Engineers see measure of success in performance of WTC design

By Michelle Morgante Associated Press Writer
Friday September 28, 2001

CORONADO — As he watched the World Trade Center burn, Bob Hendershot knew the clock was ticking. In the safety of their San Diego home, his wife stared at the televised images and asked “What’s gonna happen?” 

The structural engineer knew that fire would most surely cause the buildings to collapse. At best, the thousands of people inside had three, maybe four hours to get out. 

In the end, the twin towers collapsed less than two hours after being rocked by jetliners. But Hendershot and his colleagues at a meeting in Coronado said Thursday they do not see the Sept. 11 disaster as a building failure. 

“From the point of view of those who escaped, this was a tremendously successful design,” he said. 

What lessons can be learned from the collapse of the World Trade Center towers is being discussed at the annual gathering of the Structural Engineers Association of California. 

Much of that will be determined after a team of “forensic engineers” goes to New York next week to begin reassembling the building debris. 

About a dozen structural engineers, metallurgists, fire protection engineers and other specialists will lay out pieces of the wreckage on a field in Staten Island, said Ron Hamburger, a member of the team. 

“Piece marks” recorded on the steel will be used as guides to enable them to put the debris together “like a giant jigsaw puzzle,” Hamburger said. 

The project will help explain what exactly caused the buildings to collapse. The engineers meeting at a Coronado resort have some preliminary ideas. 

The fires caused by fuel from the jetliners reached temperatures upward of 3,000 degrees, according to reports. Typical ceramic or asbestos fireproofing, such as that used in the twin towers, is intended to withstand fires as hot as 1,400 degrees for about 15 minutes. Meanwhile, steel is significantly weakened at 1,100 degrees. 

The damage from the jet crashes likely breached the towers’ fireproofing. That was why as he watched the buildings burn, Hendershot expected them to collapse. 

“Over a period of time, the steel would start to sag,” Hendershot said, recalling the time he watched the disaster unfold as emotionally traumatic. 

What likely happened, Hamburger said, was that in the intense heat, the connections which held the horizontal floor-framing members failed first. The floors then dropped off their horizontal support columns. 

“So as the floors started to fall off the columns as those connections failed, the columns would then begin to buckle,” he said. 

The weight of the dropping floors then caused a succession of buckling and collapse. 

But, Hendershot said, “these buildings withstood at least an hour, allowing thousands of occupants to exit — thousands of occupants. I think this is a testimony to quality engineering and consideration of life-safety issues.”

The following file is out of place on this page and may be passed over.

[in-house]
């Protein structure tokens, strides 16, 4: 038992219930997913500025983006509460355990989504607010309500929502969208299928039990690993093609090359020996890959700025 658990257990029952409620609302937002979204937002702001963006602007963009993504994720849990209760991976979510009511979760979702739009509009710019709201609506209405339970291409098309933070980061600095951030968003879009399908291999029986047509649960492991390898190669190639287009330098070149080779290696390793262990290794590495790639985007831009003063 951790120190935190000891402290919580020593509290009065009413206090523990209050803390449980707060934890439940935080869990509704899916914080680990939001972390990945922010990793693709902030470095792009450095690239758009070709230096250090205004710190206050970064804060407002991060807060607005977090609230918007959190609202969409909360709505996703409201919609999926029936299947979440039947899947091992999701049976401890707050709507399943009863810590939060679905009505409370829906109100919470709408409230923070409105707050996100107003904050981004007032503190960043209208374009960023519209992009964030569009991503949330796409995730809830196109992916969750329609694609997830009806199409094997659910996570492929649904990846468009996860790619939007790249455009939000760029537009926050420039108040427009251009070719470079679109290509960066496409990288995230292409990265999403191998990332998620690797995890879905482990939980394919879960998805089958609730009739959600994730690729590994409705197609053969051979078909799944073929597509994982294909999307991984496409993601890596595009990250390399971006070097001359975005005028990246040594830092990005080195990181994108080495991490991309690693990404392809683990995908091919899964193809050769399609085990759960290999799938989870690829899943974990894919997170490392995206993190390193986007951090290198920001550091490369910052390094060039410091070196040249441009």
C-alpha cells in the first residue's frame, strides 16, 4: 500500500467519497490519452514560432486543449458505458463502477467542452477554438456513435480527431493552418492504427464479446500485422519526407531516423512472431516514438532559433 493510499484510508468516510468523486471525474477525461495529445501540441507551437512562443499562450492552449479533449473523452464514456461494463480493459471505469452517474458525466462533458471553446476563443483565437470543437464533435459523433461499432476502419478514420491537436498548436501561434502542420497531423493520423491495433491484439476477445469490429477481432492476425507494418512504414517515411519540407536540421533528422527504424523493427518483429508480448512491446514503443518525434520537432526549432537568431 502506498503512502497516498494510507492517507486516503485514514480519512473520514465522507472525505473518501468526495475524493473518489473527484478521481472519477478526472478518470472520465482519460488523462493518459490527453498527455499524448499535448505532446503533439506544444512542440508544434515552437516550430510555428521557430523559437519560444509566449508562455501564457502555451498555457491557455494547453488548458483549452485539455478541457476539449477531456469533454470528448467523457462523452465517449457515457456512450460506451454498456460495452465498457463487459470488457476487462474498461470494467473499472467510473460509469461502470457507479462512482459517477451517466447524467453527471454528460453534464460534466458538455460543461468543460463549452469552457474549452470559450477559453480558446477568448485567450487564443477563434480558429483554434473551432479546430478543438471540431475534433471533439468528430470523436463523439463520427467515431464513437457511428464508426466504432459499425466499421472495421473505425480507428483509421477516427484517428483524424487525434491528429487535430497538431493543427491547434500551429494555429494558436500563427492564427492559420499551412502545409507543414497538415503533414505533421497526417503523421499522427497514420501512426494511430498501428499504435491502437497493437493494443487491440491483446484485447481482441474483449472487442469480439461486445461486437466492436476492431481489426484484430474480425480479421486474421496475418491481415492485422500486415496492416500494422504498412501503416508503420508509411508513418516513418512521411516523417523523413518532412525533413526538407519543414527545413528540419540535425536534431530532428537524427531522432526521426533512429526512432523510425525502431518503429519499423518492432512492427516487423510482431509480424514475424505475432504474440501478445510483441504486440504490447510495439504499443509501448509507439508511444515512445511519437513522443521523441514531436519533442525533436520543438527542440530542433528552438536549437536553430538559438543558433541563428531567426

Melvyn Green, who will replace Hendershot this week as the president of the California association, is joining a team of engineers who will consider whether the WTC disaster should lead to changes in building codes. 

One consideration Green has is the need to design stairways that accommodate firefighters entering buildings even as civilians are evacuating them. Workers who left the World Trade Center said they jostled to get past firefighters going up narrow stairwells. 

Designing “redundancy” in fire-protection mechanisms is another matter, he said. Green intends to stress the importance of alarms, practiced exit plans and perhaps fire wardens spaced throughout high-rise buildings. 

He also noted that the water sprinklers at the WTC were not effective against flammable liquid such as jet fuel and likely only served to spread the fire. 

The terrorist attack “was a horribly, carefully calculated procedure to do maximum damage,” he said. 

But planning for such unforeseeable catastrophes isn’t practical, due to the costs of using materials capable of withstanding intense heat, such as those used for space craft exteriors. 

“The fact is that when we design buildings, structures, bridges, we consider events that are likely to affect them, not any event that could credibly occur,” Hamburger said. The World Trade Center disaster “is not one that could credibly be anticipated.” 

Moreover, he said, the basic intent of designers is to allow people to safely evacuate a structure, not prevent structural damage. 

“Given that 90 percent or more of the occupants of the center were able to escape,” he said, “I think you would have to call it a success. A complete success? No. But a success.”